Source:n https://www.ncbi.nlm.nih.gov/pmc/articles/PMC3166406/ PubMed NIH.Gov
What Foods Contain Vitamin D?
Natural sources of vitamin D include:
- Oily fish like Tuna or Salmon
- beef liver
How Much Vitamin D Should I Take?
First, you don’t need to take any. Just go out in the sun for 20-45 minutes several times a week. If you do supplement, which is not as good in my opinion, most adults should take 1,500-3,000 IU per day.
Probiotics help the body maintain the delicate balance between necessary and excessive defense mechanisms, including immune responses.
Probiotics are ‘live microorganisms” which can be consumed in foods or by supplements.
Food high in Probiotics include:
Kombucha, yogurt, kefir, kombucha, sauerkraut, miso, tempeh, kimchi, and some cheeses.
The immune system acts to give us immunity after our bodies are exposed to foreign substances or bodily injury. Our immune system plays a protective part in our body by activating an immune system response against bacteria and viral infections, and more.
A weakened immune system leads to disease, severe inflammation and tissue damage.
Most of our immune system is located in our “guts”, or intestines, by microbiota. The most studied and most common of these microbia are Lactobacillus, Bifidobacterium, and Saccharomyces.
Thus, manipulation of the intestinal microbiota is a potential alternative approach for maintaining health and preventing and/or treating diseases. Probiotics were defined as ‘live microorganisms, which, when consumed in adequate amounts as part of food, confer a health benefit on the host. Lactobacillus, Bifidobacterium, and Saccharomyces are three extensively studied and commonly used probiotics in humans and animals.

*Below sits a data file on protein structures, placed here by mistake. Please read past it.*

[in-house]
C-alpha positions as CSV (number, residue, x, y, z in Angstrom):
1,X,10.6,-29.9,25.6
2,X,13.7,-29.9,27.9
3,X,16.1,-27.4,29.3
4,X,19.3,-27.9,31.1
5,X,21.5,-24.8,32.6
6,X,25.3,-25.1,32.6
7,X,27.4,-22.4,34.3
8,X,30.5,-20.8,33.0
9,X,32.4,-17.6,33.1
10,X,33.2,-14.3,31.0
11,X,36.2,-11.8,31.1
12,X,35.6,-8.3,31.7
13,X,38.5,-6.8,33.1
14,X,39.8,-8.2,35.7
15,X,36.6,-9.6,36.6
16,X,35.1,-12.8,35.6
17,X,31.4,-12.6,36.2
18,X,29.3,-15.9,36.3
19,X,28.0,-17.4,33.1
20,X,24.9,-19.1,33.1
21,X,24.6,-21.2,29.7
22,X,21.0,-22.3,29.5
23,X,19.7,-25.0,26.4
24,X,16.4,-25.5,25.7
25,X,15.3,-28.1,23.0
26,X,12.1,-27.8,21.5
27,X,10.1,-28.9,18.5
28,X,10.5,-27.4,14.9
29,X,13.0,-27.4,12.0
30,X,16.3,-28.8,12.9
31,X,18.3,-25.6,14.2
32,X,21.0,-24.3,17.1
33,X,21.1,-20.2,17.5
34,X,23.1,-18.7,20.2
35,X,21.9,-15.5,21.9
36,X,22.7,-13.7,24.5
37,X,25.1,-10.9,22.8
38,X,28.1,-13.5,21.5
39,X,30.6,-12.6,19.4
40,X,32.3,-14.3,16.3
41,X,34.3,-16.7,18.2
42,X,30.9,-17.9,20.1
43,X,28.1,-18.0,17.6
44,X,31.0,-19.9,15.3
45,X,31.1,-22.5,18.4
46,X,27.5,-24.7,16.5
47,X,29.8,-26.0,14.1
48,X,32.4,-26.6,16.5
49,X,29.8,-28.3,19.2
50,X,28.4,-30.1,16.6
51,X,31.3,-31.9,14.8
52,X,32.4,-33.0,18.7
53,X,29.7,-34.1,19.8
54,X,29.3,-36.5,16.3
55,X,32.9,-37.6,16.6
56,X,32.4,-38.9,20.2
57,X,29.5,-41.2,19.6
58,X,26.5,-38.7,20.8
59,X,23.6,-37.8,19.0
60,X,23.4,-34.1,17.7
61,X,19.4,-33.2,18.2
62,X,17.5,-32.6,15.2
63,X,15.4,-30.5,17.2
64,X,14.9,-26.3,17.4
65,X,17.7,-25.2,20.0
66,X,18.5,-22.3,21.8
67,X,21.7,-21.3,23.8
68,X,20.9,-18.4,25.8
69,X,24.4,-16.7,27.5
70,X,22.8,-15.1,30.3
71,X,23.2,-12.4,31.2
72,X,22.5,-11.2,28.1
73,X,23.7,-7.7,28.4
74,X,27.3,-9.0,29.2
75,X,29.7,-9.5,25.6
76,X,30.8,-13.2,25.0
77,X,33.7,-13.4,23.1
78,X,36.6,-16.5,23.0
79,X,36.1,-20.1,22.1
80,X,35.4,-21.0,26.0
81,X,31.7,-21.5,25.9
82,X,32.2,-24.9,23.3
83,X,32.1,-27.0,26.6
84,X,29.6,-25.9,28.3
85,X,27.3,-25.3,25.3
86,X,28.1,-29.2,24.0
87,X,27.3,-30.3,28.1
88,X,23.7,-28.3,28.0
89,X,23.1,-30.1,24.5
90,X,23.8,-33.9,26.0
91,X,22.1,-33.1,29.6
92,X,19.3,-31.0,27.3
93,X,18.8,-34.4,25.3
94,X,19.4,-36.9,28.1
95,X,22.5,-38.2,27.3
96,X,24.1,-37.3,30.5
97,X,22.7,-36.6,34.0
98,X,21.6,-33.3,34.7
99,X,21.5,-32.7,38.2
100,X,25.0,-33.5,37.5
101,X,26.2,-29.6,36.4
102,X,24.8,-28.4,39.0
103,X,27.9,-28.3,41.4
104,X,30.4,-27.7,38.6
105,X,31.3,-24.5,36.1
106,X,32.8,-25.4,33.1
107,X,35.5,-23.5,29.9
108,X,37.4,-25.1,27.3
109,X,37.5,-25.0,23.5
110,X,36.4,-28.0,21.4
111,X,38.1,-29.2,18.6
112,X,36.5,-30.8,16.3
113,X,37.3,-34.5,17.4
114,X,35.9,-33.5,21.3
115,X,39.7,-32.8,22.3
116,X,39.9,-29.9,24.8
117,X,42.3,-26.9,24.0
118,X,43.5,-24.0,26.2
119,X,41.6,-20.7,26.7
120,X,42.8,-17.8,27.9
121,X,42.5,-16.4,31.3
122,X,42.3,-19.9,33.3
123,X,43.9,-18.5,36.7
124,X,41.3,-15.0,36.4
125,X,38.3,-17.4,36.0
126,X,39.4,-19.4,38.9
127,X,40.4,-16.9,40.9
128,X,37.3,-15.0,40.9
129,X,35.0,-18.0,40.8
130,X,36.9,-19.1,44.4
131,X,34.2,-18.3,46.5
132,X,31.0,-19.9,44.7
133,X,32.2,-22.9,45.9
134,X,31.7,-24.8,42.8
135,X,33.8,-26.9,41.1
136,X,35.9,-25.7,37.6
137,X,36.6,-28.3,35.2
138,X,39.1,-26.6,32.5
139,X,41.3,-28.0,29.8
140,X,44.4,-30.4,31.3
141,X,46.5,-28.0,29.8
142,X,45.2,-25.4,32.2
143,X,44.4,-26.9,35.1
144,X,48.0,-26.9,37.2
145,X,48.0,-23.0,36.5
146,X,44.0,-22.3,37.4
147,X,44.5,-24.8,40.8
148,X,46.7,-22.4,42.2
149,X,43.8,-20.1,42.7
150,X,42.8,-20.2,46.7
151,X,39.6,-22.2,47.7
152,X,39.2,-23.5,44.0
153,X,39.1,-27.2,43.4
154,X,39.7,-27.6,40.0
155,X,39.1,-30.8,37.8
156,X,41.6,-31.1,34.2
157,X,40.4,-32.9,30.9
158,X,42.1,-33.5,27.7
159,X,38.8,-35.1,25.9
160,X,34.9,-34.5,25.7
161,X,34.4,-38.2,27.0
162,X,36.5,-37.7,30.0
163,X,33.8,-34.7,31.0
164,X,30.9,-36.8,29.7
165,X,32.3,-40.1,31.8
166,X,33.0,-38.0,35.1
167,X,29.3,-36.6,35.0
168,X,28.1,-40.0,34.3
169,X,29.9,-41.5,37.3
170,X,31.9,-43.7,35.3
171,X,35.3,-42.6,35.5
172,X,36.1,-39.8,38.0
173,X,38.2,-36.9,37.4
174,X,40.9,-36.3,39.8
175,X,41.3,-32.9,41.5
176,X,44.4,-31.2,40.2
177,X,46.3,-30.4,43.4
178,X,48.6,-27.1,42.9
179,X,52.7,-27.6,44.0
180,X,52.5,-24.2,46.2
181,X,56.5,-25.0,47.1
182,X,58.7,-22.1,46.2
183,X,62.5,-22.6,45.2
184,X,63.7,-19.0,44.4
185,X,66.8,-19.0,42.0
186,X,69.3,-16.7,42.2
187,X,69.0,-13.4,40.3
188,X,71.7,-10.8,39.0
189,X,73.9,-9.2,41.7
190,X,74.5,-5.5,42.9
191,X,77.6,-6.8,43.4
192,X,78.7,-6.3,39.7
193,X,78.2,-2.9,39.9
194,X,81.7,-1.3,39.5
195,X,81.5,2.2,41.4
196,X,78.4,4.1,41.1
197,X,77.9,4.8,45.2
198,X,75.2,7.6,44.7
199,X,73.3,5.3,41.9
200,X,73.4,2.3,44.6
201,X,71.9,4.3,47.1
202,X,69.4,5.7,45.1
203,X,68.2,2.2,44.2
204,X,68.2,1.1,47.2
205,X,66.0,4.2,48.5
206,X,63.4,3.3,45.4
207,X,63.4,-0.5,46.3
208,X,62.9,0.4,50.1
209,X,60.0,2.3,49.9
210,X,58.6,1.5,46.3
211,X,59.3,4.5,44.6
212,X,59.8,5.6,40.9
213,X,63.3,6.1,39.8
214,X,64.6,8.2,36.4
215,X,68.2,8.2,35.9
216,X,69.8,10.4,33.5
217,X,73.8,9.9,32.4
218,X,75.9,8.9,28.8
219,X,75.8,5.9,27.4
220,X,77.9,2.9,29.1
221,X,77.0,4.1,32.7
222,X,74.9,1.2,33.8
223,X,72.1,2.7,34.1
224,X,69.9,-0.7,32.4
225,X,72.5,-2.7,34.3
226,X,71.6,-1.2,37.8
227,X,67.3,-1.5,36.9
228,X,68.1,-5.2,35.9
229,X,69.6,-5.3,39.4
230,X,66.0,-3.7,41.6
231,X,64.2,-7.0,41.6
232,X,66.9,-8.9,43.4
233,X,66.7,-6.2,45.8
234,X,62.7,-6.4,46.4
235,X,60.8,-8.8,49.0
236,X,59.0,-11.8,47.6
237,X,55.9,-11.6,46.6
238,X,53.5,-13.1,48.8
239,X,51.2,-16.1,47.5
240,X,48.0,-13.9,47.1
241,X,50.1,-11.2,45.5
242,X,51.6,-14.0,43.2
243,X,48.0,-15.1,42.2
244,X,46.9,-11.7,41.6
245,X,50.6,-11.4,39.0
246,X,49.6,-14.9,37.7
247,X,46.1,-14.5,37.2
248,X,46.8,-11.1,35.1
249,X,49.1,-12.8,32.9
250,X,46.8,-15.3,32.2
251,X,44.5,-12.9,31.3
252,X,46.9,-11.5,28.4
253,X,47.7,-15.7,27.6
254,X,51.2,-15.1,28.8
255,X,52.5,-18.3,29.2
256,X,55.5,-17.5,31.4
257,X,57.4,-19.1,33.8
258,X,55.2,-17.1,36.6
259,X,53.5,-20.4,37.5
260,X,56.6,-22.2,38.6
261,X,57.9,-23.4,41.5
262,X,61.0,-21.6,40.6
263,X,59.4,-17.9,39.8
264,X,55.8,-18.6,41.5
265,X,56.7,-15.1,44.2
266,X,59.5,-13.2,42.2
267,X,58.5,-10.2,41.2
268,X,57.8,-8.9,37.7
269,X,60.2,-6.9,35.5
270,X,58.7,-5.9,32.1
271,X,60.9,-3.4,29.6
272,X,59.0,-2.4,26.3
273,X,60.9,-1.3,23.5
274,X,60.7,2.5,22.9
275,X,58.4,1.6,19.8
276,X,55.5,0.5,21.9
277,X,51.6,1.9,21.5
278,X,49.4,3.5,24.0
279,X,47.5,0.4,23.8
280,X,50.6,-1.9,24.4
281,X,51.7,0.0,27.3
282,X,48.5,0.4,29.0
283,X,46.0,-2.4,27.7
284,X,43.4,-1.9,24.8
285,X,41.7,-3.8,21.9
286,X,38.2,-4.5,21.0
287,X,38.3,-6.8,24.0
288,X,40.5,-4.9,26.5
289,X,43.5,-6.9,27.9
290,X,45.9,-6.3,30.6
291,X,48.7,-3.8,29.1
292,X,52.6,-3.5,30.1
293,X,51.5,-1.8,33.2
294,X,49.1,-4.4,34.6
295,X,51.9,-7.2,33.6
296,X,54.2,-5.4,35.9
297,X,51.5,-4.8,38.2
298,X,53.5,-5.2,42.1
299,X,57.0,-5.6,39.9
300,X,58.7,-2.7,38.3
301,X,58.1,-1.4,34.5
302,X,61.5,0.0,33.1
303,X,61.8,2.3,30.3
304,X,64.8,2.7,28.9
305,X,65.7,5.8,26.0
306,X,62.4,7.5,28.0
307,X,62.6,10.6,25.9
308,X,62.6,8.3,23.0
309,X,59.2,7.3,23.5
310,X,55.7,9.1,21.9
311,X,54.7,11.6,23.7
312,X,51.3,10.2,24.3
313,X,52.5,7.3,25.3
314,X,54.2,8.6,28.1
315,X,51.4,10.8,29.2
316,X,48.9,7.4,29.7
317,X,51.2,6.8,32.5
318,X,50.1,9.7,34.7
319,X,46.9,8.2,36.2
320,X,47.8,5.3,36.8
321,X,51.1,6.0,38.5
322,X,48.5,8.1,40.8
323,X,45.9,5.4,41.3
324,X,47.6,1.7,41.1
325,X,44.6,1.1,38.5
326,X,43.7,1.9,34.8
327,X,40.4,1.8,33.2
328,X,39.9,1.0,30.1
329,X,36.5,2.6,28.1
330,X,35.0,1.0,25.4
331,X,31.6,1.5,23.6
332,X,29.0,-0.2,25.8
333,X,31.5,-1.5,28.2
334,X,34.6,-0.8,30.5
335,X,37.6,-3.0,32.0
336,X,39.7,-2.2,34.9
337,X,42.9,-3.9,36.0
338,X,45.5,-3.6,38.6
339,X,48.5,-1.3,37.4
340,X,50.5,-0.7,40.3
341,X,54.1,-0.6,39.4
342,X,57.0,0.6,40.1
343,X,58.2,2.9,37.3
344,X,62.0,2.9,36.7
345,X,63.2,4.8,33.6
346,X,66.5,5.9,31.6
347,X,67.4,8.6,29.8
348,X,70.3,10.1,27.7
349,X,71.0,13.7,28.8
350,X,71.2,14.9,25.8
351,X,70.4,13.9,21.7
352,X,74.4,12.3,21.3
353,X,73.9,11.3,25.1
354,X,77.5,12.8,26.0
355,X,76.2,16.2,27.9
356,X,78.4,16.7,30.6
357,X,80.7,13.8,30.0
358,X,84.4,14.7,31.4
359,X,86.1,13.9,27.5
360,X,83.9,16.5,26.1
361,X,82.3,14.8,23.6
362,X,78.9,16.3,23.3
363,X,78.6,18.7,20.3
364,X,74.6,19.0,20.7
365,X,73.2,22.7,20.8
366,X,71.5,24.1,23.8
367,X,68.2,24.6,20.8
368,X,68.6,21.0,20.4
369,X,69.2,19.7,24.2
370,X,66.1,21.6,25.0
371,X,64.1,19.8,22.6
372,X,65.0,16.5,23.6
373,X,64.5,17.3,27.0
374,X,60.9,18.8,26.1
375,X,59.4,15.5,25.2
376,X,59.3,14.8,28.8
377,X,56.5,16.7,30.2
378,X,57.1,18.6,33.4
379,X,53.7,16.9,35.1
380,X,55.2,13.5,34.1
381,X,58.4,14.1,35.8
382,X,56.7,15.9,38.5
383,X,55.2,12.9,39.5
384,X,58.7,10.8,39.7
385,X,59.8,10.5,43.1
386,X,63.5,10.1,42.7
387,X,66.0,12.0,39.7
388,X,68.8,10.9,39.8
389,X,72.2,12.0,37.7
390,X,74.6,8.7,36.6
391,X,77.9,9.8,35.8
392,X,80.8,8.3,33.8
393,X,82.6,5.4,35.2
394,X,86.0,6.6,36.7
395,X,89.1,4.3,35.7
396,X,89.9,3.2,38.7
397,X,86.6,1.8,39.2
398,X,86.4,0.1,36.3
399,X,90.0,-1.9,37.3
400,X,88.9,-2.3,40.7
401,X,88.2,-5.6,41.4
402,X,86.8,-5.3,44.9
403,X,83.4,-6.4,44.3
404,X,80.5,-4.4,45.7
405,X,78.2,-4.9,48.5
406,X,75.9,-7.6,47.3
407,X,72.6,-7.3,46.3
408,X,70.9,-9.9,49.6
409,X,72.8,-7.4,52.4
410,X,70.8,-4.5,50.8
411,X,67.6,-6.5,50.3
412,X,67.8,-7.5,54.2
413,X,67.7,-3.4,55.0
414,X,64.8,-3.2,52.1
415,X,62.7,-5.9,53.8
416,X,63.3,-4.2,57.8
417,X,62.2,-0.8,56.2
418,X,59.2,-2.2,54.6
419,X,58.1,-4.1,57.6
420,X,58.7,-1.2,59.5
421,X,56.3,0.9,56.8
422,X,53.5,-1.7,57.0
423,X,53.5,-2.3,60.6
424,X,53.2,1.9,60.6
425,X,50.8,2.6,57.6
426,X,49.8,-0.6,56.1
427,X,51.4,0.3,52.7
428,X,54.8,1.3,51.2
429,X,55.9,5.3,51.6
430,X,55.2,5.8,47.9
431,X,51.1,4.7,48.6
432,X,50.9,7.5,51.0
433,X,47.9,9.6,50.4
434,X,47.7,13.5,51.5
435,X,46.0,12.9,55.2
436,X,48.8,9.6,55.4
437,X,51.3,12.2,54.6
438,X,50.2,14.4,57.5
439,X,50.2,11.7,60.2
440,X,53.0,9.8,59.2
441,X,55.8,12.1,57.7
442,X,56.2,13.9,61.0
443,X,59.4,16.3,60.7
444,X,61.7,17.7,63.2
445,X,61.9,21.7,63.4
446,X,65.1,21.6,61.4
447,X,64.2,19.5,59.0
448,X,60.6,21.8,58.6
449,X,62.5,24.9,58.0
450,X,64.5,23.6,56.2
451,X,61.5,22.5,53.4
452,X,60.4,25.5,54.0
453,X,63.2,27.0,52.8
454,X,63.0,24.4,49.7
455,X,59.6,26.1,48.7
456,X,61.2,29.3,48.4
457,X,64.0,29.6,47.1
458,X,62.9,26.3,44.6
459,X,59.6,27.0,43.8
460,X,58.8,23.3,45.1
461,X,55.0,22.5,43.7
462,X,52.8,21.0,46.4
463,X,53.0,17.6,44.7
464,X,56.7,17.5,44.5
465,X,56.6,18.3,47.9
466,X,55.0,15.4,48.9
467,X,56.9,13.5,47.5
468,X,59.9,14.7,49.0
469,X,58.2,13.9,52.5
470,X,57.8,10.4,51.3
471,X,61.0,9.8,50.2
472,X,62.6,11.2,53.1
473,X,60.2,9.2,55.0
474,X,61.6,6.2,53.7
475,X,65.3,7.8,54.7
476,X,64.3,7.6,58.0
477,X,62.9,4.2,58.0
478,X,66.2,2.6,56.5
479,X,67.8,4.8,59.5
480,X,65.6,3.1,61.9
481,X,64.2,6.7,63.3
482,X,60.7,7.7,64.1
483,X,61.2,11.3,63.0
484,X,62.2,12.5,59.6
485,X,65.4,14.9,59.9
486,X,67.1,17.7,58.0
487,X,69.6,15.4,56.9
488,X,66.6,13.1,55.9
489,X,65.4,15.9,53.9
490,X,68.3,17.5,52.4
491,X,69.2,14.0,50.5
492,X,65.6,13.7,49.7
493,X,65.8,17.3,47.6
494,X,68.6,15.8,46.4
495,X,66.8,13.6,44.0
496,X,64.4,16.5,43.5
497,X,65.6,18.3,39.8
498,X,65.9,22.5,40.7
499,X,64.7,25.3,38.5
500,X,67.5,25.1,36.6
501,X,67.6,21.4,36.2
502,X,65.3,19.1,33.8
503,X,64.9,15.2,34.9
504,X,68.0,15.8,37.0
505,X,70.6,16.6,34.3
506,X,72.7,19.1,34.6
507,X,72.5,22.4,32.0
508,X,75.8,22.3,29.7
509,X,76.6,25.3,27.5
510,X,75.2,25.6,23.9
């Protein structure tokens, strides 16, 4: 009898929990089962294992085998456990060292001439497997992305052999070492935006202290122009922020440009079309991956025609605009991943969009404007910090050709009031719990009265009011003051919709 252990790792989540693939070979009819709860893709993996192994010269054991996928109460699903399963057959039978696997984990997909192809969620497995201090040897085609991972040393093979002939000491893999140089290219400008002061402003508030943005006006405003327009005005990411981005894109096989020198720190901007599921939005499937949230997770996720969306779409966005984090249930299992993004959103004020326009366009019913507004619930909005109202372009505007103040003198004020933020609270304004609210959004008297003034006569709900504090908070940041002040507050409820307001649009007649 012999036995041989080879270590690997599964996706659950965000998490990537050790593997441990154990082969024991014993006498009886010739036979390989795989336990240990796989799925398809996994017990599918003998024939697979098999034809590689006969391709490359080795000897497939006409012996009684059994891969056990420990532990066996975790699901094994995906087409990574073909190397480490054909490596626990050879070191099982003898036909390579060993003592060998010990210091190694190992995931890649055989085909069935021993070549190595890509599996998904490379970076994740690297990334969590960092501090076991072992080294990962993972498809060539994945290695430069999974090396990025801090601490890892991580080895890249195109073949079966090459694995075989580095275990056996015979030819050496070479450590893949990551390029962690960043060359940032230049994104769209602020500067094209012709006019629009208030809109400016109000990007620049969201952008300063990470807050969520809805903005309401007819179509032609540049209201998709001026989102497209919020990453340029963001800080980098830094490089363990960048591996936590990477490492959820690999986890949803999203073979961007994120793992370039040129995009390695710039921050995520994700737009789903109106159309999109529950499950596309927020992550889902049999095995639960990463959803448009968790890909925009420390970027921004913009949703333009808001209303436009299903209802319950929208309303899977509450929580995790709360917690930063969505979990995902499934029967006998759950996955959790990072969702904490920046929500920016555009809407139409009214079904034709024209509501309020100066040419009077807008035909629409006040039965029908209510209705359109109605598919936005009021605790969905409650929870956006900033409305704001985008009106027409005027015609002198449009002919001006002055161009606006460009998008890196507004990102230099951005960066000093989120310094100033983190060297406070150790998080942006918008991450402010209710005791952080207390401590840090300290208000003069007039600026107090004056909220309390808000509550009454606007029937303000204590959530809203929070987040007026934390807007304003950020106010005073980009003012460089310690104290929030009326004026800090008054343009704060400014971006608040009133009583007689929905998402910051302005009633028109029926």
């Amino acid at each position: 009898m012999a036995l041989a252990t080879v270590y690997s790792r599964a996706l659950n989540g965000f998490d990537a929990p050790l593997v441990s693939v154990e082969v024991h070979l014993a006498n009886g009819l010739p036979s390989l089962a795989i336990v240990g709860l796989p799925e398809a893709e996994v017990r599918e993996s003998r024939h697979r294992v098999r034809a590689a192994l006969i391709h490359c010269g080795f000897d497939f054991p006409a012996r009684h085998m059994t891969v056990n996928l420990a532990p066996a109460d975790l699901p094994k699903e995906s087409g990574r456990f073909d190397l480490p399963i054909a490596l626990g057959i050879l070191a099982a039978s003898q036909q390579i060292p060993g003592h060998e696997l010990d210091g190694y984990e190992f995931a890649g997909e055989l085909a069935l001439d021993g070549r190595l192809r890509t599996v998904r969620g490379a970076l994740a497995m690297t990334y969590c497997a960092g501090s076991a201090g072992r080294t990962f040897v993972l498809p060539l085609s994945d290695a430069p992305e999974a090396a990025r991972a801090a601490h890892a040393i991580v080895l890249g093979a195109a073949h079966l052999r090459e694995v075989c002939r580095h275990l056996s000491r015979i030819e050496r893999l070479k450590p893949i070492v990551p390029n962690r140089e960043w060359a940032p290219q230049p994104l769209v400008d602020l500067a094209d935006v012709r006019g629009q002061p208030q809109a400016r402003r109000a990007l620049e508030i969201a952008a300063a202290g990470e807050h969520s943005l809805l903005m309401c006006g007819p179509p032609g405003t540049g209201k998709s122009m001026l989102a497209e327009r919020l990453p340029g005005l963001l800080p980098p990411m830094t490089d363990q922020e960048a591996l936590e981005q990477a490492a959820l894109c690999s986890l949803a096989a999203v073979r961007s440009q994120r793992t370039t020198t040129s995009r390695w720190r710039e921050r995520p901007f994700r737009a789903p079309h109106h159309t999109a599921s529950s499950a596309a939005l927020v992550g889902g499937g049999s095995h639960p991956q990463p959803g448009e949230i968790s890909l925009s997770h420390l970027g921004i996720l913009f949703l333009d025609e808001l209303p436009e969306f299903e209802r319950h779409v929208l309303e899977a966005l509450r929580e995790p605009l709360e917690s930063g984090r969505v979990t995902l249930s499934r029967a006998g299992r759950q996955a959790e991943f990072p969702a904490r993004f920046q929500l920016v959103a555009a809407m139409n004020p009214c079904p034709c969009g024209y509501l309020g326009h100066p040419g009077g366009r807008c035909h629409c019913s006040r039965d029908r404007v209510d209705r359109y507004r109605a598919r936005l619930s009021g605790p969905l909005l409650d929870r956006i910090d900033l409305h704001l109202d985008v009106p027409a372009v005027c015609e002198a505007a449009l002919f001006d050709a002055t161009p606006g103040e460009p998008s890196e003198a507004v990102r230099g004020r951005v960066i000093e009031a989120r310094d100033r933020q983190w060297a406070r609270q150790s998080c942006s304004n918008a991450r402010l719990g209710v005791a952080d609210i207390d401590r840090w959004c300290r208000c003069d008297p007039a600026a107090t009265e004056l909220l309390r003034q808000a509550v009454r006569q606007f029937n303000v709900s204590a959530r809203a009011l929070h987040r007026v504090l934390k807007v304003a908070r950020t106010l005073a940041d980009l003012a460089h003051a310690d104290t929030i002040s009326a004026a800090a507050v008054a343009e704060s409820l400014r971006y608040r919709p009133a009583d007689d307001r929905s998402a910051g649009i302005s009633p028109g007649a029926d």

I recommend only taking enteric-coated probiotics supplements, as the probiotics should dissolve in the intestines, not the stomach.
4. Vitamin C
Vitamin C is essential to stimulate the immune system and increases the strength and response of our immune systems. Vitamin C stimulates our immune system, is anti-inflammatory, antiviral and antibacterial.
It is well established that the cells in our body that fight infection and play a role in our immune system, called phagocytes and t-cells, accumulate vitamin C and need this vitamin to perform their task, especially when fighting infections. Vitamin C deficiency causes a weakened immune response, whereas higher levels of vitamin C in our bodies enhances several immune system responses.
Foods high in vitamin c
Zinc, probiotics, vitamins C and D have been researched the most for their immune-enhancing potential.
However, although these supplements may offer a small benefit for immune health, they should not and cannot be used as a replacement for a healthy lifestyle.
Maintaining a healthy lifestyle includes a balanced diet, supplementation, adequate rest, regular exercise, and not smoking.
These all are some of the most important ways to help keep your immune system healthy and reduce your chances of infection and disease.
To schedule an appointment at our Raleigh, NC location click here.
Dr. Jeffrey Gerdes, D.C. “Your Raleigh Chiropractor”